Kern County spans the southern end of California's Central Valley. Covering 8,161 square miles it ranges west to the southern slope of the Coast Ranges, and east beyond the southern slope of the eastern Sierra Nevada into the Mojave Desert. Its northernmost city is Delano, and its southern reach extends to just beyond Frazier Park, and the northern extremity of the parallel Antelope Valley. It is the third-largest county by area in California, and its area is nearly the size of the state of New Hampshire.
The tallest peak in the county is Sawmill Mountain at an elevation of 8822 ft. and is located on the county line between Kern and Ventura counties in Los Padres National Forest. Conifers in the Sawmill Mountain area (at 8500 ft.) include White Fir, Jeffrey Pine, and Singleleaf Pinyon Pine. The surrounding geography contains oak-covered foothills, prairie, and desert grasslands. Chaparral comprises a considerable portion of the natural area within Kern County. Kern County has a large agricultural base and is a significant producer of oil, natural gas, hydroelectric power, biomass, solar power, and wind power.
Kern County reservoirs and watersheds include Lake Isabella, Buena Vista Lake (Lake Webb and Lake Evans), irrigation canals, and the Kern River. The Kern River is approximately 165 miles long and passes through scenic canyons in the southern Sierra Nevada mountains. It is the southernmost major river system in the Sierra Nevada and is the only major river in the Sierra that drains in a southerly direction. The Kern River formerly emptied into the now dry Buena Vista Lake and Kern Lake via the Kern River Slough. These lakes have been almost entirely diverted for irrigation, recharging aquifers, and the California Aqueduct. Smaller man-made lakes were created in their place for recreational use. Remnant wetlands in Kern County remain an important habitat for migrating and wintering waterfowl and shorebirds.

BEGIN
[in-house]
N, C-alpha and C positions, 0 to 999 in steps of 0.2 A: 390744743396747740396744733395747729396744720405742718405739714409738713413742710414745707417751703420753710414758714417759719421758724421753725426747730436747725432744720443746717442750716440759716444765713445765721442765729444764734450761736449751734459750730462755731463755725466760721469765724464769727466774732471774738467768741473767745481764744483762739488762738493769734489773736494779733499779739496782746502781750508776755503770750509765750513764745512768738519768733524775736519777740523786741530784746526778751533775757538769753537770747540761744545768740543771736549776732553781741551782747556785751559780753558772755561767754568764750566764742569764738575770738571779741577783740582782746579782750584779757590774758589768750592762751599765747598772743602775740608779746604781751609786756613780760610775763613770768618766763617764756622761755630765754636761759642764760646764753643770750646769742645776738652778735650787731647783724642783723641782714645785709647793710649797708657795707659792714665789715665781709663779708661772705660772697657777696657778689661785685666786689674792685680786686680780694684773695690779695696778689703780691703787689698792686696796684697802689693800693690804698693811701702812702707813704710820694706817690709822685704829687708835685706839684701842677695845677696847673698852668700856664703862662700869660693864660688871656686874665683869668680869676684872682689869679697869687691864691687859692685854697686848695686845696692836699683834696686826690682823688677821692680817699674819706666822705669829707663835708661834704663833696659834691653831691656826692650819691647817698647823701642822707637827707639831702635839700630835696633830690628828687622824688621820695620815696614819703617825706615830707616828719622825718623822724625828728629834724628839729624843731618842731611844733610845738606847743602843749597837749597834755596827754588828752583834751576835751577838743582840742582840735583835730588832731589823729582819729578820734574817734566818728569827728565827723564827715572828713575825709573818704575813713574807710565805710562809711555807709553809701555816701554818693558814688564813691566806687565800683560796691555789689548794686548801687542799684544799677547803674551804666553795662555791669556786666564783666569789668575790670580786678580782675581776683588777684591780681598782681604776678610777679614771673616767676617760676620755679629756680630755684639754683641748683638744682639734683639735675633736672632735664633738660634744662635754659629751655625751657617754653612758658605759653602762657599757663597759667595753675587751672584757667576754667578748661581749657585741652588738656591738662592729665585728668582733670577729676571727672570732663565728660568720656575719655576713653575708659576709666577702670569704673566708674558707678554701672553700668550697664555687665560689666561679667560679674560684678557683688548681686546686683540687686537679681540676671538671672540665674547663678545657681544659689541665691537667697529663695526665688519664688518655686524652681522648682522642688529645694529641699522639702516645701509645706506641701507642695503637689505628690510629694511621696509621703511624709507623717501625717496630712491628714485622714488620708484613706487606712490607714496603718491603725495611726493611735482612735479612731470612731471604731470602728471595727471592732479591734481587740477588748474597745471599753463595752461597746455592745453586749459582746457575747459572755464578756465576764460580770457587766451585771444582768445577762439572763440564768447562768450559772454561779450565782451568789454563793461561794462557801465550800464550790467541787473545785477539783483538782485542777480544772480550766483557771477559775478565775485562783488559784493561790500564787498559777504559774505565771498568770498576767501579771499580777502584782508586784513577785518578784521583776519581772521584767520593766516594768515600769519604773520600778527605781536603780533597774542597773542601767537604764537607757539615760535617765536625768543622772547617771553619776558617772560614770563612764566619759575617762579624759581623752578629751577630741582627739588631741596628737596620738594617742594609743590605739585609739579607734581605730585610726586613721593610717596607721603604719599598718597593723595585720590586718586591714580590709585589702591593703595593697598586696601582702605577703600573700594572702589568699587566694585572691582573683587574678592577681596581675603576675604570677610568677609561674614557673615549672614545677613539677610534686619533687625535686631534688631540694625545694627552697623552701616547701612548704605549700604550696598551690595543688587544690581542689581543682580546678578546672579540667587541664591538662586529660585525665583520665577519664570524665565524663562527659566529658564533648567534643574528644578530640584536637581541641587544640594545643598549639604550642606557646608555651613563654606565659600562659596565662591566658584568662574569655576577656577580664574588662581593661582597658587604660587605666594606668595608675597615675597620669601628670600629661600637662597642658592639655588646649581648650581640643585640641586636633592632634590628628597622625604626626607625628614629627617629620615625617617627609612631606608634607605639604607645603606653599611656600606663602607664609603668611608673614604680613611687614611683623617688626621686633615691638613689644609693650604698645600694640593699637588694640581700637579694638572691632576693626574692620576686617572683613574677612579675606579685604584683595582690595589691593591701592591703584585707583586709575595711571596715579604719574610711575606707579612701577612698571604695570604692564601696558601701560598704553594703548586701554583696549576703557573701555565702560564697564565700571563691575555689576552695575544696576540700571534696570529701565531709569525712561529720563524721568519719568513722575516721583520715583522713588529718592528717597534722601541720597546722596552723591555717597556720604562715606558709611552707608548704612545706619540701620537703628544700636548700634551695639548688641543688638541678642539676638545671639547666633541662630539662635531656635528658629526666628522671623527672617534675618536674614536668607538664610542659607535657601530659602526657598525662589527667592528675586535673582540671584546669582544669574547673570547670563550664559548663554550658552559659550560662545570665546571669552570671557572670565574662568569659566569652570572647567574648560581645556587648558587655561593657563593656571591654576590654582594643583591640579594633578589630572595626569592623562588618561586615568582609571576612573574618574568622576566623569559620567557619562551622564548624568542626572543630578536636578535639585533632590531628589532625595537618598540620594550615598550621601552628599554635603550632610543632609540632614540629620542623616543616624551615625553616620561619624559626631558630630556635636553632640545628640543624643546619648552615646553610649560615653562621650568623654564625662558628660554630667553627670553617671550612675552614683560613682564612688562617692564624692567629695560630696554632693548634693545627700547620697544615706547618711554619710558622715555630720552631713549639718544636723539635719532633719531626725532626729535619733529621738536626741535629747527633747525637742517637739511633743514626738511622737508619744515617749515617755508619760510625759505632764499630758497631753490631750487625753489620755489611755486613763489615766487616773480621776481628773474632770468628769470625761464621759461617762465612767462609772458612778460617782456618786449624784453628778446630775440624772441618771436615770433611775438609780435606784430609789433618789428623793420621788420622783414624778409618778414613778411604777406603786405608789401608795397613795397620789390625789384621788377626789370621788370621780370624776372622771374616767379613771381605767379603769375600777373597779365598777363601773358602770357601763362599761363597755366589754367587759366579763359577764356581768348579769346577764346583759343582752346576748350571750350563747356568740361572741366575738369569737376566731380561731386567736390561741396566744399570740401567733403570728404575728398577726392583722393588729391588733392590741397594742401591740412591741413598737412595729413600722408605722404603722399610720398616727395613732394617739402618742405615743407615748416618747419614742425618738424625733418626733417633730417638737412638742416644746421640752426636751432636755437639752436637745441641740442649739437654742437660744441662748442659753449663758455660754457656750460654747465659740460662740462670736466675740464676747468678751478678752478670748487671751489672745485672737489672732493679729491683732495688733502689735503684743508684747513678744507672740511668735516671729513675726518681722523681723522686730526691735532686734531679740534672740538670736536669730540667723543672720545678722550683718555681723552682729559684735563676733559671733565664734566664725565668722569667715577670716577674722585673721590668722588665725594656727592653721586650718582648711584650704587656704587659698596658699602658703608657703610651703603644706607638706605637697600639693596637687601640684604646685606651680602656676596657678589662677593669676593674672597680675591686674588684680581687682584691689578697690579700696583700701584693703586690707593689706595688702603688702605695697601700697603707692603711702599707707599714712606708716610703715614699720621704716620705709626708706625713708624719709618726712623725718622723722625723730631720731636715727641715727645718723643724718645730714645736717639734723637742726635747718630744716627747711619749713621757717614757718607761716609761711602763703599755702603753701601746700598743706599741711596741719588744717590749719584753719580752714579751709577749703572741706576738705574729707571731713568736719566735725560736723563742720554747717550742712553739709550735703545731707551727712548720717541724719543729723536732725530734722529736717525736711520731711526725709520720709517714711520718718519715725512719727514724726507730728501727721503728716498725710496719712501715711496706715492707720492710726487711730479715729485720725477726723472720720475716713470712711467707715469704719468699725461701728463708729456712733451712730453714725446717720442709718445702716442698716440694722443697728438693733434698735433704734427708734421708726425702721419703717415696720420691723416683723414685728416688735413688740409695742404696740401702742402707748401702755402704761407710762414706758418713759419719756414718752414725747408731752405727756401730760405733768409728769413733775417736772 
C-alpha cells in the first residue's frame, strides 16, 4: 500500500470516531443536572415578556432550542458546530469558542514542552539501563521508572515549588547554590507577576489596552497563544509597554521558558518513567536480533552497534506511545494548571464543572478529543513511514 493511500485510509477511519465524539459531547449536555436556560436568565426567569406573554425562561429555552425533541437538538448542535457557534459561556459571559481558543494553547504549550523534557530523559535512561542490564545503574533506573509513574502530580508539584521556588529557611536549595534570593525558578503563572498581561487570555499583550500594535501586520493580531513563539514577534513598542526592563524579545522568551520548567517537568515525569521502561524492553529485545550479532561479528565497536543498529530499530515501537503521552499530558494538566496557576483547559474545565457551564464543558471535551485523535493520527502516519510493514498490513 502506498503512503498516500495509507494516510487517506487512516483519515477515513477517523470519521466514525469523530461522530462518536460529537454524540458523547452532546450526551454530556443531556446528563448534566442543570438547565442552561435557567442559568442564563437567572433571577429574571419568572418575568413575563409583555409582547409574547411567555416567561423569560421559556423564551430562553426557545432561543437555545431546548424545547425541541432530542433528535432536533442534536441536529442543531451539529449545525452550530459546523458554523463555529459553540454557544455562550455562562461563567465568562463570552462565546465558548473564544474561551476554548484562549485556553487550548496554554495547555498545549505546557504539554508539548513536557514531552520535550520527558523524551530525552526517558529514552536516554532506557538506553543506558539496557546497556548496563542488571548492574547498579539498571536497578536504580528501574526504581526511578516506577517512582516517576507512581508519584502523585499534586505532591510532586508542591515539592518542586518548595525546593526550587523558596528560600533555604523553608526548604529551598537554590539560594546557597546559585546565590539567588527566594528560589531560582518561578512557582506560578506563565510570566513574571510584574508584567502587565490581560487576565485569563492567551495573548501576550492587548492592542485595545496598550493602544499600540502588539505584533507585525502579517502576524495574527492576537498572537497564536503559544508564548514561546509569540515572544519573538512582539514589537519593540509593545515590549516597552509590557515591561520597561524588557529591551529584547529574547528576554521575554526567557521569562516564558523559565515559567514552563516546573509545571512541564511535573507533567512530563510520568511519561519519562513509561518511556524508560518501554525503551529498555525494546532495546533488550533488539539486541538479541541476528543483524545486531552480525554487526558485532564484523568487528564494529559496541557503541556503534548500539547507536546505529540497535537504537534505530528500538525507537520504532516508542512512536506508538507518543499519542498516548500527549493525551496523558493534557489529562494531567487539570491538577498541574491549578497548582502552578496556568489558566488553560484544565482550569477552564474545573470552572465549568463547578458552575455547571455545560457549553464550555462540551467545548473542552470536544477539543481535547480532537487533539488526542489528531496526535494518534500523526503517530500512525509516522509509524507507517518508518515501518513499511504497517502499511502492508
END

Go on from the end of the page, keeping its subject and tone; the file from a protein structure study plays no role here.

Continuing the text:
A few Hotspots in eastern Kern County are known as reliable vagrant traps. Settling ponds and oases in the desert regions of the county have produced a number of rarities in spring and fall. These include Groove-billed Ani, Upland Sandpiper, White-rumped Sandpiper, Buff-breasted Flycatcher, Arctic/Kamchatka Leaf Warbler, Gray-cheeked Thrush, Rustic Bunting, LeConte's Sparrow, Cerulean Warbler.